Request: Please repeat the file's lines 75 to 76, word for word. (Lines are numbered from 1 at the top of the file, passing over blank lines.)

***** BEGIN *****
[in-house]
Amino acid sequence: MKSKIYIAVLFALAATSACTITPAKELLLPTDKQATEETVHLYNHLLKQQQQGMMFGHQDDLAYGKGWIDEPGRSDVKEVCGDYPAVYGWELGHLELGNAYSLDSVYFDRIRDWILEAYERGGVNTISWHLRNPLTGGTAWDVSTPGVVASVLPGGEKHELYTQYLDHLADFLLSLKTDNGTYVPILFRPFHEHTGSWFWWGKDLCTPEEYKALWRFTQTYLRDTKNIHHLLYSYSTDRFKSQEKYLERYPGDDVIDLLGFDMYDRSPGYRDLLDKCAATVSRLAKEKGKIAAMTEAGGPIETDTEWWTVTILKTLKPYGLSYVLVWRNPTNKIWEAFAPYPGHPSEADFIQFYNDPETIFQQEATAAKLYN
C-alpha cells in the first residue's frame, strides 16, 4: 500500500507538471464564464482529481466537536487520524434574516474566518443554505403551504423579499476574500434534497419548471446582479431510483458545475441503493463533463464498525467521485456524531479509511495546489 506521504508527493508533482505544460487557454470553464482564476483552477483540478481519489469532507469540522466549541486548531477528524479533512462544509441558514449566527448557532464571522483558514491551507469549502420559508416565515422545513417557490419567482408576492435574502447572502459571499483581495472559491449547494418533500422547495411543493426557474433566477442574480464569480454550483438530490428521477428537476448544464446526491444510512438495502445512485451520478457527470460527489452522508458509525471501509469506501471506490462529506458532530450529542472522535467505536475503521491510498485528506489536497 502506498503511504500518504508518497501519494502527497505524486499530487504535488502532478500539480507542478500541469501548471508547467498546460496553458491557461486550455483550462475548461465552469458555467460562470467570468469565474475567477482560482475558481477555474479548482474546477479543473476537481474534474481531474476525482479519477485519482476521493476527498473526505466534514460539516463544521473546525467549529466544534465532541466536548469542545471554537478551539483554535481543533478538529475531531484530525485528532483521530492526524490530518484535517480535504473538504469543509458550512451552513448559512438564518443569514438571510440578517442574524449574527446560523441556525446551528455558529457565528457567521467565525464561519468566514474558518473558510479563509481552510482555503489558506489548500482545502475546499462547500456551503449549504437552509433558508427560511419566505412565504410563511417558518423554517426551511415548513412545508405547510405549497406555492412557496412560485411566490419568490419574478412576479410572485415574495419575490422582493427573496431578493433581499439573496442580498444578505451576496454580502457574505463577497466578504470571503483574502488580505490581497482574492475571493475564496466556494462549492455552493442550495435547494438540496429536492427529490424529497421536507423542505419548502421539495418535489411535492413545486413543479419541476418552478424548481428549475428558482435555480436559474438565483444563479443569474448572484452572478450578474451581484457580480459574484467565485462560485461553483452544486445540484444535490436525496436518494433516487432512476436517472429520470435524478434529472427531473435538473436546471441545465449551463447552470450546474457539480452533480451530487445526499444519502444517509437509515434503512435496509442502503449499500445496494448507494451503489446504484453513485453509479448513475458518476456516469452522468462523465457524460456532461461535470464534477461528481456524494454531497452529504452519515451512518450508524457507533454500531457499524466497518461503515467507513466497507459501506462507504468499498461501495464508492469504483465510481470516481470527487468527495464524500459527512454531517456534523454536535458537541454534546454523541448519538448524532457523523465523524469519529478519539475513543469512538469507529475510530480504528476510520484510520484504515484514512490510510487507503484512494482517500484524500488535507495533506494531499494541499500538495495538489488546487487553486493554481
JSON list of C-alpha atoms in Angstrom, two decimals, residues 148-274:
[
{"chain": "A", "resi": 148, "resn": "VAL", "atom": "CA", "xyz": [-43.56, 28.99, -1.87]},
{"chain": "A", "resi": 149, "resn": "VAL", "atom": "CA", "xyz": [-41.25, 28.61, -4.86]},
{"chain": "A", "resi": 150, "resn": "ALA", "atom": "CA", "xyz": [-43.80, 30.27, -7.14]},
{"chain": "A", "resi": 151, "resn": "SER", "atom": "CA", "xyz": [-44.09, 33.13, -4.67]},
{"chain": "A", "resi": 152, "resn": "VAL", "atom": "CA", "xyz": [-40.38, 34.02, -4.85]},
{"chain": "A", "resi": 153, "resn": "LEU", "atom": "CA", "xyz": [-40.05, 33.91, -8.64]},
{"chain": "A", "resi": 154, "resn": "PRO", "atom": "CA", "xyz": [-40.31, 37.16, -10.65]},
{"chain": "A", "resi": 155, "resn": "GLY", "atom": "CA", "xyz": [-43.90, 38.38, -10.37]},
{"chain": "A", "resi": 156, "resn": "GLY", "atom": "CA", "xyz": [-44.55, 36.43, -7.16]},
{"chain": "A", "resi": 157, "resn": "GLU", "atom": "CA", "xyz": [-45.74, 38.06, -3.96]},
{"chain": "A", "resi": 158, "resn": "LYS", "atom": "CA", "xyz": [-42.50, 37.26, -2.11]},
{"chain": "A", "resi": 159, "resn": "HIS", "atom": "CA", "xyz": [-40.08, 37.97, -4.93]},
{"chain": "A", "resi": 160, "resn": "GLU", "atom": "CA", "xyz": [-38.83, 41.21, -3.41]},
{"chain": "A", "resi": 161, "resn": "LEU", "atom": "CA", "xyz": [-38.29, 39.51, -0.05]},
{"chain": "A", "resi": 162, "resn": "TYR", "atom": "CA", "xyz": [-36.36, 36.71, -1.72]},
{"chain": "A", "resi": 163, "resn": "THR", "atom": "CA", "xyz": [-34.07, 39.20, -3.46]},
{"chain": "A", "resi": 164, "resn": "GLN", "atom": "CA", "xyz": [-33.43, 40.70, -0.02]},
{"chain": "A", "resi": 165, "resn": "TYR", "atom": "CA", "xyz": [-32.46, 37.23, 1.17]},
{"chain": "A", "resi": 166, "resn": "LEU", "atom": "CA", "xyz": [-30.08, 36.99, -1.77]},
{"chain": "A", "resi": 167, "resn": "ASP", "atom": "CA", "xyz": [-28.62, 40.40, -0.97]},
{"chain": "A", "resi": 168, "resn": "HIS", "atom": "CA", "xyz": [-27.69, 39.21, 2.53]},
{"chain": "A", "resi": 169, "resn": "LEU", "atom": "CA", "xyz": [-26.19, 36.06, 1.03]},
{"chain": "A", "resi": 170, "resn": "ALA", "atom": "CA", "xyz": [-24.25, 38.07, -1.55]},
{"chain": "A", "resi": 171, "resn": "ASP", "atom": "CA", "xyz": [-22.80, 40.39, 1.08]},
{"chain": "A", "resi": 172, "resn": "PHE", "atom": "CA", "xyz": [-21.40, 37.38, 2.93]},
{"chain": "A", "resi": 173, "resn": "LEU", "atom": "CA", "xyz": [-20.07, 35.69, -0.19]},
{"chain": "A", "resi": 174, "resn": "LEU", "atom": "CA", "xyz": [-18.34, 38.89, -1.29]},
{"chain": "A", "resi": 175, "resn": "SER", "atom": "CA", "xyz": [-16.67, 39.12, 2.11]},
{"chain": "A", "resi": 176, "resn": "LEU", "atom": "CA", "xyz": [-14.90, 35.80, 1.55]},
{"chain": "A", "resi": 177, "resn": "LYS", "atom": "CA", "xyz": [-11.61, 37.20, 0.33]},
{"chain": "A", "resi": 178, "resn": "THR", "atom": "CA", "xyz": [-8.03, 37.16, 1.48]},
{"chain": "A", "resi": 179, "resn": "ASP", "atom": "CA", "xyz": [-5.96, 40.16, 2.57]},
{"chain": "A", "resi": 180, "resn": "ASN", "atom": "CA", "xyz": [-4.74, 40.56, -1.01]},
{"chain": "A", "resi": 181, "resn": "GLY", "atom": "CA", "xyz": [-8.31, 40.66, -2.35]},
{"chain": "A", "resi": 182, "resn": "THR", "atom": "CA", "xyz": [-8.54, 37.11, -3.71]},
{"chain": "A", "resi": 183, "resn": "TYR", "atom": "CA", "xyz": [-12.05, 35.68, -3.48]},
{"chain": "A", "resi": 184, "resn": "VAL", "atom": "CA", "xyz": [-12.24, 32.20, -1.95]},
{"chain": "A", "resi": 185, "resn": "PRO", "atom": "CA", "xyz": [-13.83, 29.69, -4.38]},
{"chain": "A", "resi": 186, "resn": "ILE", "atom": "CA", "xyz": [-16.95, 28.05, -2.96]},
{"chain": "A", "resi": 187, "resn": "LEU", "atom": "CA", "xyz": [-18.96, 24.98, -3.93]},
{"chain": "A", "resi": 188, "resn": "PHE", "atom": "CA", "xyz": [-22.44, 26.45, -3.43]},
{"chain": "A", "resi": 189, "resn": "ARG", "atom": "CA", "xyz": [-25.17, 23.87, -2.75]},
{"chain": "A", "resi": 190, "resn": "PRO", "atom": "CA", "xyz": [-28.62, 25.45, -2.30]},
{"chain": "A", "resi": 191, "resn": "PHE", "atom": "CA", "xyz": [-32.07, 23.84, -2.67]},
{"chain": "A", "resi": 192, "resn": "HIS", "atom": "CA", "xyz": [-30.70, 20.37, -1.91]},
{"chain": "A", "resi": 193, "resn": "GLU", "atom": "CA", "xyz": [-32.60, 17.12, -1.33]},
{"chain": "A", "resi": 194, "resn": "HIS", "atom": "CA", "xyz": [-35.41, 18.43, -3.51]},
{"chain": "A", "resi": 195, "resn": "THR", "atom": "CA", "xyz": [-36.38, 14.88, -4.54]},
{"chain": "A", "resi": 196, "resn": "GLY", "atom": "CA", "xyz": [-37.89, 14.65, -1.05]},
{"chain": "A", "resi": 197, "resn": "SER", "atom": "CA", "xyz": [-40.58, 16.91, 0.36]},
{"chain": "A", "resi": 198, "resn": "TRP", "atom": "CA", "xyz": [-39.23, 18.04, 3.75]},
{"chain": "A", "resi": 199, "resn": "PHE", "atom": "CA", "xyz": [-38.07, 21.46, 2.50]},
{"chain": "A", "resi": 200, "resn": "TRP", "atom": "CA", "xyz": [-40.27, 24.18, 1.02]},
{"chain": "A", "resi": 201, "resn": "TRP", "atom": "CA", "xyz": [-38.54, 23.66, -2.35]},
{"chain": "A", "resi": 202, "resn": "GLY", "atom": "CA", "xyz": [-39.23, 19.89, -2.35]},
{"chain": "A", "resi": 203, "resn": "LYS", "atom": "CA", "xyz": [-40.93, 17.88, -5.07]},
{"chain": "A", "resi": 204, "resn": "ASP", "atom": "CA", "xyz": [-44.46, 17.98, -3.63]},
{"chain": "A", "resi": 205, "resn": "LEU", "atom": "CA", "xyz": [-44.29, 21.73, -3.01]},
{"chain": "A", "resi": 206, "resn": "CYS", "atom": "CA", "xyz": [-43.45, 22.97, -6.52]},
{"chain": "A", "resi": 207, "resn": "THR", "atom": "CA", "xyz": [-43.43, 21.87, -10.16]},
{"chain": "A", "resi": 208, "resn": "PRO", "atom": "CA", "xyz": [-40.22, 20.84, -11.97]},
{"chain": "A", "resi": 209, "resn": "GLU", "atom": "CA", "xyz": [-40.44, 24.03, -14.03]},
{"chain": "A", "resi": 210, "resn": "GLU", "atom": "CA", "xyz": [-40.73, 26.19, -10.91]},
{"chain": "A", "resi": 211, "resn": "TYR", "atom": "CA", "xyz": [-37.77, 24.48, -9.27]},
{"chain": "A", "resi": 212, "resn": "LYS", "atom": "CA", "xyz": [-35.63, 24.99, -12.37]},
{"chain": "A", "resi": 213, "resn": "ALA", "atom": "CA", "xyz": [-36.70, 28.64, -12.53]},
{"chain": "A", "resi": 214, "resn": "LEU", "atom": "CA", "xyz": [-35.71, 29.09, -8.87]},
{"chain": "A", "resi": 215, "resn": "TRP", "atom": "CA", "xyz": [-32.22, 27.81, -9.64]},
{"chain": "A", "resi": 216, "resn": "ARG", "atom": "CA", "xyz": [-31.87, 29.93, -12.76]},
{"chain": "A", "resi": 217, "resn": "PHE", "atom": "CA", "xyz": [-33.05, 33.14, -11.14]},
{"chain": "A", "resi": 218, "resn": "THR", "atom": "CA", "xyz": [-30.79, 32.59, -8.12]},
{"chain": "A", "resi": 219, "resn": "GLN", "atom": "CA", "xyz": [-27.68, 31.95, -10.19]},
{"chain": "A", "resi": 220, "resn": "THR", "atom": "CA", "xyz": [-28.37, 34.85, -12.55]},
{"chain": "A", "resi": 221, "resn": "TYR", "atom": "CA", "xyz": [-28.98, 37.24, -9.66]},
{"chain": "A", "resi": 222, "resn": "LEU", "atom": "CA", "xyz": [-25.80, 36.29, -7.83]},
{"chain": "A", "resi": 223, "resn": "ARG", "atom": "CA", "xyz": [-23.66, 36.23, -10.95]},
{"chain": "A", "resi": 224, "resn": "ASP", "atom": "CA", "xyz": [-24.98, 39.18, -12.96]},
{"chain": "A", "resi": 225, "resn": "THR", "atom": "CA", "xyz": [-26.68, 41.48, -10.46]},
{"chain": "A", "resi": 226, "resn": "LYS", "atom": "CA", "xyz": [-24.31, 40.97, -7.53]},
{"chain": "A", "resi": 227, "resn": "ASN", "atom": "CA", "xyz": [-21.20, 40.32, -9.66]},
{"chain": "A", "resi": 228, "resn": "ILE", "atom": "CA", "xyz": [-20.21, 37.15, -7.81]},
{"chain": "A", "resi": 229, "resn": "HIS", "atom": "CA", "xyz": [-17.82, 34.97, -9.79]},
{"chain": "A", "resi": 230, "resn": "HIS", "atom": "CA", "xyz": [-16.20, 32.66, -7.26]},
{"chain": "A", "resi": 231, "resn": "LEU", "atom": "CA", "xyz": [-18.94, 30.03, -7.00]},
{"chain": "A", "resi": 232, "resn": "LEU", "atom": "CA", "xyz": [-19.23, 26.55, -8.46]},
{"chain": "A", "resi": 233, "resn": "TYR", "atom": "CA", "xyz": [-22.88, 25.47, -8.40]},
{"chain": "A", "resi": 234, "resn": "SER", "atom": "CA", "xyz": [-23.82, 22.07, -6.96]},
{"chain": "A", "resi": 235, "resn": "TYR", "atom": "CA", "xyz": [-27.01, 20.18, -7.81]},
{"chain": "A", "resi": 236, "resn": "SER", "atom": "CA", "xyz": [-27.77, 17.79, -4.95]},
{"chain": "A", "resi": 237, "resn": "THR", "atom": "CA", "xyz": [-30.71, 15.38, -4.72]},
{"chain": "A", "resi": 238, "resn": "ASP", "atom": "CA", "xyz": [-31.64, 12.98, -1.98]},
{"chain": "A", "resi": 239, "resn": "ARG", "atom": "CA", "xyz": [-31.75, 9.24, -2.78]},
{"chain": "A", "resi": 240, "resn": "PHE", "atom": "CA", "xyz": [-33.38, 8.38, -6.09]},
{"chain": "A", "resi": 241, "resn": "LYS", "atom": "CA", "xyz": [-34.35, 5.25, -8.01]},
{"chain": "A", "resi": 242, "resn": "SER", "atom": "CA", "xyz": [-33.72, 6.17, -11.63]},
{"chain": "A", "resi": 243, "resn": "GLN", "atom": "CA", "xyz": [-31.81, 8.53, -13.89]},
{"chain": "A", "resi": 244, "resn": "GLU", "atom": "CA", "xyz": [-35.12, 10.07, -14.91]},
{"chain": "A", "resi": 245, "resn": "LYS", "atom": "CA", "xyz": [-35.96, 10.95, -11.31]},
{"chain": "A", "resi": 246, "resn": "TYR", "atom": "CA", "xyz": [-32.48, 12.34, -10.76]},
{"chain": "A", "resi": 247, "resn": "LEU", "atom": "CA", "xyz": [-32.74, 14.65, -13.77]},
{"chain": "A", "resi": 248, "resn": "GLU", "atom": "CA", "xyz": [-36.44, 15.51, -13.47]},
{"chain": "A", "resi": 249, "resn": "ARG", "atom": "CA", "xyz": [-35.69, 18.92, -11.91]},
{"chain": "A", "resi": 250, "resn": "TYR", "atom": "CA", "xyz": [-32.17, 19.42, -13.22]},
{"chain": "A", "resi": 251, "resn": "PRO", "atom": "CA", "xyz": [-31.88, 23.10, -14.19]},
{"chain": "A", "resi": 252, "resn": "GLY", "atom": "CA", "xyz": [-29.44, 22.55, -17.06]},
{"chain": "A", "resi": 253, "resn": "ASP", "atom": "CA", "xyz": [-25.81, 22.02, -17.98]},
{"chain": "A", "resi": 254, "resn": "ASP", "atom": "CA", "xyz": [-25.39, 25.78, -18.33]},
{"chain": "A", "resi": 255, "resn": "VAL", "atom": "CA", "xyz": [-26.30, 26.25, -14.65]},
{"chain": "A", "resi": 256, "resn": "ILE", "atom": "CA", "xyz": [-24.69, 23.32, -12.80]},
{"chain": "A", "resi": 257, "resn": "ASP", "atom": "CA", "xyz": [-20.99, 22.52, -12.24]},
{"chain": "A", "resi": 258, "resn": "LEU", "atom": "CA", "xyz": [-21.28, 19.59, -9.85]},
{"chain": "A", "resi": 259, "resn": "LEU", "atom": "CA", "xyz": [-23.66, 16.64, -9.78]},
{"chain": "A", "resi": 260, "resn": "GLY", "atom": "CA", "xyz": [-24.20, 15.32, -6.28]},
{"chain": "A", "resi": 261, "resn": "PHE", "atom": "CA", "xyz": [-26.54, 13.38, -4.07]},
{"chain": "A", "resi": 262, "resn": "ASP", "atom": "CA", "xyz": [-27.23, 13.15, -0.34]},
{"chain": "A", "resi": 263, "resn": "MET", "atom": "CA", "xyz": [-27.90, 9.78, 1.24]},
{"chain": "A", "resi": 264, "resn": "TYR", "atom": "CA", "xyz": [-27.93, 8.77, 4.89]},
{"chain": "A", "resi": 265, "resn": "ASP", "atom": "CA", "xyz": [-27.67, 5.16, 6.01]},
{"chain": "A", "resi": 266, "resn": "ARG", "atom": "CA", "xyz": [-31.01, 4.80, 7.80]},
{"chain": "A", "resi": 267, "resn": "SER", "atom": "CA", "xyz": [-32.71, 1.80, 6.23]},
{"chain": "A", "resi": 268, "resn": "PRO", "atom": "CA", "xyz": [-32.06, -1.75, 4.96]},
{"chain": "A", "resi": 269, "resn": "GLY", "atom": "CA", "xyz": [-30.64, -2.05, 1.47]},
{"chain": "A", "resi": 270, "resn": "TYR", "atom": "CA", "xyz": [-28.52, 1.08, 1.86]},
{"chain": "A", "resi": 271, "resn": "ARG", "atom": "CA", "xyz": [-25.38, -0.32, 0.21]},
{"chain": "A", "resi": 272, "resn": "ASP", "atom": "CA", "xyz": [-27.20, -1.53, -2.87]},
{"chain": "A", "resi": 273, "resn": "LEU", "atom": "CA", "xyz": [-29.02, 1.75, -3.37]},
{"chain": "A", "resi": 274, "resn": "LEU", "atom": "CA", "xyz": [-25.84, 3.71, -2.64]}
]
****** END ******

{"chain": "A", "resi": 217, "resn": "PHE", "atom": "CA", "xyz": [-33.05, 33.14, -11.14]},
{"chain": "A", "resi": 218, "resn": "THR", "atom": "CA", "xyz": [-30.79, 32.59, -8.12]},